Like the fox, the coyote eats whatever is available and will consume vegetable matter as well as meat and carrion. Although the species has a reputation for sheep killing, it actually causes relatively little damage to livestock and wildlife and, on the whole, is beneficial to the economy. In many cases, hybrids or feral dogs cause the livestock damage for which the coyote is blamed. The coyote can assist farmers by eliminating large numbers of groundhogs, an important summer food. Mice make up about one-third of the coyote’s diet even in the fall and winter, and rabbits and hares represent another 15 to 40 percent of the total. Although the coyote usually hunts alone or with a mate, more than two animals may unite to capture larger prey. In late summer and early fall, families hunt as a group. When tracking smaller animals, the coyote behaves much like the fox, tracing the prey, standing motionless upon spotting it, and then pouncing. Surplus food is cached beneath a covering of dirt.
Like other canids, coyotes are active throughout the year. They are chiefly nocturnal, and are also active at dawn and dusk. They are very vocal animals, and are particularly noisy during the mating season. The group song consists of yips, short howls, warbles and barks. Pups communicate by screams and gurgles. Coyotes are very social animals, and follow the territorial habit of maintaining scent posts. As with other canids, this is done by urinating on stumps, small bushes, rocks, and at all feeding and digging sites. The usual home range is about 78 square km (30 square mi), but variations of from 26 to 156 square km (10 to 60 square mi) do occur. Coyotes usually travel at a trot. They can cover short distances at speeds of 40 to 50 km/h (25 to 30 mph). When chased, they increase their speed by at least 10 km/h (6 mph). They are strong swimmers, and never hesitate to wade into the water in pursuit of waterfowl.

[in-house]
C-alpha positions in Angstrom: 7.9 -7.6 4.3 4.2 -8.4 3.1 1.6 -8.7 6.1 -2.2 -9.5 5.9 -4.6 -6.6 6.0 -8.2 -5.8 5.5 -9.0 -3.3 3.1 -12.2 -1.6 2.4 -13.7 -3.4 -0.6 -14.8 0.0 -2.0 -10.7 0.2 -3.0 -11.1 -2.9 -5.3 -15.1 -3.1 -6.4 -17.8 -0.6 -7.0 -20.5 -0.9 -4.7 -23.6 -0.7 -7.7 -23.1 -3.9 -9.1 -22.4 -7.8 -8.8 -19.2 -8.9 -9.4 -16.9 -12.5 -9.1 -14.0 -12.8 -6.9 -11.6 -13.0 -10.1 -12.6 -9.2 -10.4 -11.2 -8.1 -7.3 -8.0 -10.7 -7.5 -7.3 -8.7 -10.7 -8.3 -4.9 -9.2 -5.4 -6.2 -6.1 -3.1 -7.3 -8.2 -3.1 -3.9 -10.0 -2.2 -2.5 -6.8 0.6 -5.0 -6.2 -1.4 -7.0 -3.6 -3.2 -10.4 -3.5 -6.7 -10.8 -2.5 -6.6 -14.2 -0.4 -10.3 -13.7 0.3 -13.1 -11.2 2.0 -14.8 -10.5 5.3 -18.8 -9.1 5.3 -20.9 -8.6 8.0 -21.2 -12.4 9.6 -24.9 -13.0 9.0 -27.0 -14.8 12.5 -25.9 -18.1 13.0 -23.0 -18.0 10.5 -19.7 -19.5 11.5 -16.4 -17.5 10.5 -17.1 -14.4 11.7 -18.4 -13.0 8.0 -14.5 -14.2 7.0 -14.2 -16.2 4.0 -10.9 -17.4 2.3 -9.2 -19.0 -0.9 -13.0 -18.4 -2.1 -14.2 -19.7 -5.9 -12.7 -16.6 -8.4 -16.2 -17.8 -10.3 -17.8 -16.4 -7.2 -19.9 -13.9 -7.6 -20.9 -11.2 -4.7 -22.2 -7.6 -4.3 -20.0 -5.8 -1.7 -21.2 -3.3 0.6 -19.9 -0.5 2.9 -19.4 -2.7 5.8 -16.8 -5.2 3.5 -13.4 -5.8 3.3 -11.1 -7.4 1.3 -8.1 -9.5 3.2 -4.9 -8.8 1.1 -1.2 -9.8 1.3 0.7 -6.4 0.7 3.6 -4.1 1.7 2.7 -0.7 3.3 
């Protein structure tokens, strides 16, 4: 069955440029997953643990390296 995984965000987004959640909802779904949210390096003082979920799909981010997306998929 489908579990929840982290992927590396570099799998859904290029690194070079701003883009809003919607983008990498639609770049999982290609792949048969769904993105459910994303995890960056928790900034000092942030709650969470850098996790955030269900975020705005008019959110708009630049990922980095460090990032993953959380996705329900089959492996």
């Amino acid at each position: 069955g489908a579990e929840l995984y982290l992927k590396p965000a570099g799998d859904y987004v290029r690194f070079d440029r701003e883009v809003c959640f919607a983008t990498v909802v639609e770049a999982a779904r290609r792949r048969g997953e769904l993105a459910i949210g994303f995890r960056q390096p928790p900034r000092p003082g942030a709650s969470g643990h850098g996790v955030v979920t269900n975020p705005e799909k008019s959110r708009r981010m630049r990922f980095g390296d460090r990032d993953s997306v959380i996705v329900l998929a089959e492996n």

The number of coyotes in a particular area fluctuates according to the food supply. Where rabbit and mouse populations are low, females may produce very small litters or none at all. The young born during periods of food shortage are likely to die before reaching the age of one year. Coyote populations are also affected by a number of diseases and parasites, including distemper, mange, tularemia, heart and kidney worms, lice, fleas and ticks. Surprisingly, rabies is rare in coyotes, and the species accounts for only one per cent of all diagnosed cases. The chief predator of coyotes is man, who shoots and traps nuisance coyotes, hunts the animals with specially trained dogs for sport, traps them for their pelts and unintentionally causes death through such things as road accidents. During the 1970s, about 2,000 coyotes and hybrids were harvested annually in Ontario. Several studies have shown that 70 percent of the harvest over several years consisted of juveniles. This suggests that the coyote has responded to the pressure put upon it by increasing its reproductive rate to compensate for the increased mortality.
The bounty on coyotes and wolves, which existed between 1793 and 1972, had never proved a very effective management tool. It generally resulted in the elimination of easily taken animals, while the major culprits remained at large. Frequently, a lone coyote or a female with young is responsible for ravaging a farmer’s livestock, and it is only this animal that need be removed to remedy the situation. When the Ministry of Natural Resources receives a complaint of predation upon livestock or wildlife, it assesses the situation carefully and begins a control program, if that is required. Local trappers employed by the Ministry often carry out these programs. The emphasis is placed on the use of traps, since these are the most selective and effective means of eliminating predators. The control programs are continued until the problems are resolved. The principles of good animal husbandry are stressed to avoid problems in the first place. The Ministry actively encourages local trappers, farmers and other interested parties to take part in predator control, since these people are in the best position to monitor the coyote population. Moreover, since 1972, compensation has been available to people suffering losses because of predation. There is no closed season on coyote in Ontario.